The Tokyo Olympics games committee launched Medal Project in April 2017 and it is the first of its kind to involve the public as well as the businesses and industry. The project is a step ahead of the 2016 Rio Olympics effort to make 30% of the Silver and Bronze medals from recycled materials.
Organising committee officials are upbeat on the progress of the project and expect to collect enough obsolete electronic devices by the end of March 31, 2019. “Thanks to the enthusiastic response from many citizens and corporations since the Medal Project commenced in April 2017, we have been able to secure the amount of metals required to produce the medals for the Tokyo 2020 Games, and we have therefore closed the collection of small electronic devices at the end of Sunday, 31 March 2019. We wish to sincerely thank all those who have contributed to this project and express our appreciation for your continued support,” said the organizers in a statement.
The committee said that municipal authorities across Japan have collected approximately 47,488 tonnes of e-waste. Of these, approximately 5.07 million used mobile phones were collected by NTT DOCOMO from shops across the country.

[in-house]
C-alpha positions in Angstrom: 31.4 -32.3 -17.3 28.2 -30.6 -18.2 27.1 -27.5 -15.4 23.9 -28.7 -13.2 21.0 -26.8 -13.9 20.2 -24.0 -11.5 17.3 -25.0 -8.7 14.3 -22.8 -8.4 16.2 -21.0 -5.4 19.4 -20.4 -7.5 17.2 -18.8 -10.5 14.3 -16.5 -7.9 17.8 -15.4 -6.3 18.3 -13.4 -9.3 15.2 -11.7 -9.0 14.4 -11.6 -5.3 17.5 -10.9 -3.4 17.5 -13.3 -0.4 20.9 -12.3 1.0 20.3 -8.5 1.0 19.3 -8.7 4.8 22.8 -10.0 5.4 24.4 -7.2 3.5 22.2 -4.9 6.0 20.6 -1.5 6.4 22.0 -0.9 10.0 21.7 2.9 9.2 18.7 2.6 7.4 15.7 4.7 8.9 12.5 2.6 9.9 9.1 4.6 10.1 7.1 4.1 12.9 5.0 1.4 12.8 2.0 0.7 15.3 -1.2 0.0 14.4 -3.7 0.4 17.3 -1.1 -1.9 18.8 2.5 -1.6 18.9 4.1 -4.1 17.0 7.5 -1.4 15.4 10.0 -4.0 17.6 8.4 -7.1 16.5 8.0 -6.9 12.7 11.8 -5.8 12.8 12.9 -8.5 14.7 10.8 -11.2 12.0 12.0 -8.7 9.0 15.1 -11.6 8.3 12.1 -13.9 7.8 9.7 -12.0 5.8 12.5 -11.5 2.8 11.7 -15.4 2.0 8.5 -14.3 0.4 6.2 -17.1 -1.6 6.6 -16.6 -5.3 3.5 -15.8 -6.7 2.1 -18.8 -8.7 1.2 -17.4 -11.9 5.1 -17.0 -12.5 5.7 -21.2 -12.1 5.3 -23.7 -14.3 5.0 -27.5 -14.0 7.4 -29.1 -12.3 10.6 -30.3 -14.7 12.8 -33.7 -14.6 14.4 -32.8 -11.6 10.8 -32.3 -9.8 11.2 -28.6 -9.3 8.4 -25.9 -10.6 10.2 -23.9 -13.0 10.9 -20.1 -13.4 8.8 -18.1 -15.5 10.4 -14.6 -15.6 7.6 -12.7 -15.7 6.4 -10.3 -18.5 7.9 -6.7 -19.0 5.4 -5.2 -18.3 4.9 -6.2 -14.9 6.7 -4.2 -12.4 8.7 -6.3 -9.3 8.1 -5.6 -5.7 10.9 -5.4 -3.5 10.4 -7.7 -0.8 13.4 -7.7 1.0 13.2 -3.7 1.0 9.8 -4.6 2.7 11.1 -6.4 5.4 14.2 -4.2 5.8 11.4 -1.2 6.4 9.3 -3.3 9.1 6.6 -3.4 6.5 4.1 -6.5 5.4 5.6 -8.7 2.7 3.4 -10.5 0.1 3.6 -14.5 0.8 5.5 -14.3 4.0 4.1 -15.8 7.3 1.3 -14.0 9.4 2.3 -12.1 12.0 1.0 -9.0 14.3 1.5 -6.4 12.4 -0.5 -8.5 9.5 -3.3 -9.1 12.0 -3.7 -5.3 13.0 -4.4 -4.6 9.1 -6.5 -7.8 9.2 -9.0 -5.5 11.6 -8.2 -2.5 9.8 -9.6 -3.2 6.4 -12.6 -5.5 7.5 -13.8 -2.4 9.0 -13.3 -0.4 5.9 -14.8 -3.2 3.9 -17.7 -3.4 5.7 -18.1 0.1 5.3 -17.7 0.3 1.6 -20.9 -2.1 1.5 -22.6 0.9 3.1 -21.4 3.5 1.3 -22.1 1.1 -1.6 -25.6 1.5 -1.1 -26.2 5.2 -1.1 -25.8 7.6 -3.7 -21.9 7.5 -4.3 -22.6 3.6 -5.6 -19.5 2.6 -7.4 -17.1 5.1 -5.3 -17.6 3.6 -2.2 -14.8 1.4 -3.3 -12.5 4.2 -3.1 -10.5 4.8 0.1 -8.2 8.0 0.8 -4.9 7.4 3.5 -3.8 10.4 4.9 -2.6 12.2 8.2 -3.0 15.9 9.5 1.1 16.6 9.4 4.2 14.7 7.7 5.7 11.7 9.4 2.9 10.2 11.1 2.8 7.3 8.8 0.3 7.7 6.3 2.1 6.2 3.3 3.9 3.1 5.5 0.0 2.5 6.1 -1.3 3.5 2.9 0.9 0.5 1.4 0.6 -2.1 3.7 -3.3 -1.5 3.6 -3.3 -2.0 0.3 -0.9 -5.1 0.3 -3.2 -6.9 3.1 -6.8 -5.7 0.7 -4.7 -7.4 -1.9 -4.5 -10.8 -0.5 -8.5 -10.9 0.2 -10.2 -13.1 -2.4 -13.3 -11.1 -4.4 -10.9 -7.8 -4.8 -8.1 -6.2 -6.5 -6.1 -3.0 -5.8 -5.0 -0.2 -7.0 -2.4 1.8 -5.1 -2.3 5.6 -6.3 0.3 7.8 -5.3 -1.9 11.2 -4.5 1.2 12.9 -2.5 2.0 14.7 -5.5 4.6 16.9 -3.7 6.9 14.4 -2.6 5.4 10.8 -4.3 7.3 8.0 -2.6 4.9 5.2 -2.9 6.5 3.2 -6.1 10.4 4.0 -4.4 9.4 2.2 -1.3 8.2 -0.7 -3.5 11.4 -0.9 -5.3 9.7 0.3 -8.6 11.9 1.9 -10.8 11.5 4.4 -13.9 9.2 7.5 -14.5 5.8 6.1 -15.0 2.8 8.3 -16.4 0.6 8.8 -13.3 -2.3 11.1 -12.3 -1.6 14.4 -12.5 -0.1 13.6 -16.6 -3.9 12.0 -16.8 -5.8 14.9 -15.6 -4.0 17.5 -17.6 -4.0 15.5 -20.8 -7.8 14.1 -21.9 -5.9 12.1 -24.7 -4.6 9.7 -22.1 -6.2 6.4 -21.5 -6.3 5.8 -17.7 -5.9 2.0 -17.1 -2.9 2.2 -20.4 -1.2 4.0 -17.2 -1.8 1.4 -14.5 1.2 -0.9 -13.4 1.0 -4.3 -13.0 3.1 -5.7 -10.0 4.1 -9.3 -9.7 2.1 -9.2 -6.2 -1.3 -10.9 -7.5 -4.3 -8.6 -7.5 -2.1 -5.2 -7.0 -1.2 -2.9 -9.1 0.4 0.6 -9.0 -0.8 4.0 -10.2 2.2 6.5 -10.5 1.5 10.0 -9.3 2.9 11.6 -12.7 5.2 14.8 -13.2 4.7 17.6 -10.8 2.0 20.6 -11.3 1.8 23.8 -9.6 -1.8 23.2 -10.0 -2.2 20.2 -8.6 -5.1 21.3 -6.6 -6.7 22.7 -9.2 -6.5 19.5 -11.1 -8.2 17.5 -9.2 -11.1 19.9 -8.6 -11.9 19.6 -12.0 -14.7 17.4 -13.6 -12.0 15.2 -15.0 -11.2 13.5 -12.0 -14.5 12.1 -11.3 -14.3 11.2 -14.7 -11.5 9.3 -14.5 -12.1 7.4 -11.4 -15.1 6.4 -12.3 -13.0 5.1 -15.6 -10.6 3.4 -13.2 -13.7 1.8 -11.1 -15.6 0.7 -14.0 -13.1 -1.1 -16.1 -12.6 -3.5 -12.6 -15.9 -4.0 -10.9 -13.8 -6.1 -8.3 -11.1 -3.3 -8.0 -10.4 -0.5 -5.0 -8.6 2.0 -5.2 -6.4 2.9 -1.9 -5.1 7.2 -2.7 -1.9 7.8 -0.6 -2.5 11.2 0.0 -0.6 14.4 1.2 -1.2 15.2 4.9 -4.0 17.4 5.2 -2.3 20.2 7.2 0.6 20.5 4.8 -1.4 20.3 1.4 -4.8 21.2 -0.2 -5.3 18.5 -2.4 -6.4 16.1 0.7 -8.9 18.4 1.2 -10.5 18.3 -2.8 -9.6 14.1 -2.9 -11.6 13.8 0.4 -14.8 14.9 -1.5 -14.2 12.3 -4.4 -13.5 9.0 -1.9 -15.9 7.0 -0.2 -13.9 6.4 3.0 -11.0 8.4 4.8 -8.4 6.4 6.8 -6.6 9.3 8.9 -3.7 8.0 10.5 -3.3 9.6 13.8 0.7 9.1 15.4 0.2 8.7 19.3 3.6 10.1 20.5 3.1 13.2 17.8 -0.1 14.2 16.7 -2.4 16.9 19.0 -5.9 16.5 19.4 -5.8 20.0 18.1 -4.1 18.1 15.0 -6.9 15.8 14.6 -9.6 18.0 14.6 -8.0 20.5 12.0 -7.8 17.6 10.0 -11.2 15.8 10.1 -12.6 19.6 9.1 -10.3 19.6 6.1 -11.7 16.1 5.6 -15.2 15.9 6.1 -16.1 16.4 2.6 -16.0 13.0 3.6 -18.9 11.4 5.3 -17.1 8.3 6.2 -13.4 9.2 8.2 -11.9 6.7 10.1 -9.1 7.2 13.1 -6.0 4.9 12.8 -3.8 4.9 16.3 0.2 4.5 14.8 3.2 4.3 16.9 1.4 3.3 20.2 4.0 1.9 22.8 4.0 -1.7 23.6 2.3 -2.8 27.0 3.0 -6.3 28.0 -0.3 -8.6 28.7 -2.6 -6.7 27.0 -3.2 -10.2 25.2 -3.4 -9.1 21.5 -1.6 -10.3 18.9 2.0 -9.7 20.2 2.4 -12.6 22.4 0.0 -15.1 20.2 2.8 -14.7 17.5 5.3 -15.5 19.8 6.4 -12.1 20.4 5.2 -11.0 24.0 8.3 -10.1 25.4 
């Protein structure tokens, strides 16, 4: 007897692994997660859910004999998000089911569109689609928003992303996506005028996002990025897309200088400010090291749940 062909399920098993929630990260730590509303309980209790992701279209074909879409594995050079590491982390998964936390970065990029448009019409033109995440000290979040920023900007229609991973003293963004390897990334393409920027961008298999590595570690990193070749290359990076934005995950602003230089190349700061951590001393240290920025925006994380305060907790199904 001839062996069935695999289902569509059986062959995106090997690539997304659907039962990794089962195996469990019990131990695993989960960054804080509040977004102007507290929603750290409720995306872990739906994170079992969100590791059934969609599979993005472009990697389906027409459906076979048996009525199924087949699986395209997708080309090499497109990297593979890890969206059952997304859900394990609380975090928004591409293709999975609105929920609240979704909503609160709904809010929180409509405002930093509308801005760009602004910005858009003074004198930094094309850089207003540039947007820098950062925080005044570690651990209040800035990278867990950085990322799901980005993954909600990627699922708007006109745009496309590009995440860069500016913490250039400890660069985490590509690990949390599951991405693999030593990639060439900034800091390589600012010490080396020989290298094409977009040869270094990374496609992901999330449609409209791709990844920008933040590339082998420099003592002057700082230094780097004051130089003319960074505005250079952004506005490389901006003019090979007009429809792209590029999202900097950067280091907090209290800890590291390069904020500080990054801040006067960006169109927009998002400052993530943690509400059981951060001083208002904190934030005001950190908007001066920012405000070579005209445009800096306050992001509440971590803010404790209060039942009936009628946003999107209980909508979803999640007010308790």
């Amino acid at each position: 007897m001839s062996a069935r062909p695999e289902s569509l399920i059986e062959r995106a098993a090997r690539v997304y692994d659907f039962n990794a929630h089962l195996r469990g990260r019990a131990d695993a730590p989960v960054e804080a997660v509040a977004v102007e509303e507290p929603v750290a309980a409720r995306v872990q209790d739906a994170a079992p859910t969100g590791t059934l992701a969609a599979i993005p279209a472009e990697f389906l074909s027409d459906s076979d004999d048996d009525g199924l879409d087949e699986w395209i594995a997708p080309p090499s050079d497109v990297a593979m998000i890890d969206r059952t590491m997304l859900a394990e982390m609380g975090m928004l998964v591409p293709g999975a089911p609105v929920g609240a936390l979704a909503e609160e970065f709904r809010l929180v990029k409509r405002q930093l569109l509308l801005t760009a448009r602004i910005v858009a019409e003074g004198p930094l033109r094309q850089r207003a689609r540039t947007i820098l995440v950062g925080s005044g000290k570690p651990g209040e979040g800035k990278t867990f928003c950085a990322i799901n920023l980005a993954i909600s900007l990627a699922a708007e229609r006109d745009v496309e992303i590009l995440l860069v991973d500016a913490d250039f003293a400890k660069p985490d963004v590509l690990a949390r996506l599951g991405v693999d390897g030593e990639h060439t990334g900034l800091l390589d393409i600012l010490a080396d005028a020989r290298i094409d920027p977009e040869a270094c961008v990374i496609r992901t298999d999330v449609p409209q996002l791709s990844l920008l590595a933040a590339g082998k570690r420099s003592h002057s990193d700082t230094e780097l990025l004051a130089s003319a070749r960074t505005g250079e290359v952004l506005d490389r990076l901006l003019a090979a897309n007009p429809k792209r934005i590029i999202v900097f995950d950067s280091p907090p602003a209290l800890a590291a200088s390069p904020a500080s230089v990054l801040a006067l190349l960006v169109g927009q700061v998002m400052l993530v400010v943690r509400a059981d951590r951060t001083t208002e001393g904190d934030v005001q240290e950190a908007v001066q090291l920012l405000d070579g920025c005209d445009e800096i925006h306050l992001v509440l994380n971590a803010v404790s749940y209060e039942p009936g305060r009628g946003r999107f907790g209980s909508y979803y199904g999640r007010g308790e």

The target amount for Bronze medals was reached with the metals collected by June 2018. For Gold and Silver medals, 93.7 percent of the 30.3kg and 85.4 percent of the 4,100kg target had been extracted till October 2018. The authorities are confident of reaching the 100% goal for Gold and Silver medals by the coming March end.
Once the collection of electronic devices is complete, the e-waste will be classified and dismantled. The medals will be produced after the gold, silver and bronze elements have been extracted by the smelting contractors. Some 5,000 medals will be manufactured for the 2020 Olympics and Paralympic Games.
Sports enthusiasts can expect to see the final medal designs for 2020 Tokyo Olympics and Paralympics by this summer.